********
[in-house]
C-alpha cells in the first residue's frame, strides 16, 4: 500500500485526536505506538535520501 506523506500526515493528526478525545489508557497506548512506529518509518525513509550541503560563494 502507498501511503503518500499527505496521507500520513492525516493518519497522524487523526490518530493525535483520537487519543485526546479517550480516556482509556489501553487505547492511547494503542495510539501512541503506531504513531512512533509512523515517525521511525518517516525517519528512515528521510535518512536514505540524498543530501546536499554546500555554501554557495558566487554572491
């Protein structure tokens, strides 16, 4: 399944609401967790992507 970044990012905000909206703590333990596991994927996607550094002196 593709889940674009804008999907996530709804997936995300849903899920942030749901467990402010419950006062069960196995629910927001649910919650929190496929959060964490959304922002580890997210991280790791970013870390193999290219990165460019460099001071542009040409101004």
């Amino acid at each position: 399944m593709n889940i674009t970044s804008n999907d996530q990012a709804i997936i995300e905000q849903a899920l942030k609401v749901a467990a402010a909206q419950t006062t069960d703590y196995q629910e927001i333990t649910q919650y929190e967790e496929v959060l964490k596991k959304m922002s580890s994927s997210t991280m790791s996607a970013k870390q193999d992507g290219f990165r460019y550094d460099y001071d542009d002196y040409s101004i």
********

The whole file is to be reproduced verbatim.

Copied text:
[in-house]
C-alpha cells in the first residue's frame, strides 16, 4: 500500500485526536505506538535520501 506523506500526515493528526478525545489508557497506548512506529518509518525513509550541503560563494 502507498501511503503518500499527505496521507500520513492525516493518519497522524487523526490518530493525535483520537487519543485526546479517550480516556482509556489501553487505547492511547494503542495510539501512541503506531504513531512512533509512523515517525521511525518517516525517519528512515528521510535518512536514505540524498543530501546536499554546500555554501554557495558566487554572491
């Protein structure tokens, strides 16, 4: 399944609401967790992507 970044990012905000909206703590333990596991994927996607550094002196 593709889940674009804008999907996530709804997936995300849903899920942030749901467990402010419950006062069960196995629910927001649910919650929190496929959060964490959304922002580890997210991280790791970013870390193999290219990165460019460099001071542009040409101004």
């Amino acid at each position: 399944m593709n889940i674009t970044s804008n999907d996530q990012a709804i997936i995300e905000q849903a899920l942030k609401v749901a467990a402010a909206q419950t006062t069960d703590y196995q629910e927001i333990t649910q919650y929190e967790e496929v959060l964490k596991k959304m922002s580890s994927s997210t991280m790791s996607a970013k870390q193999d992507g290219f990165r460019y550094d460099y001071d542009d002196y040409s101004i």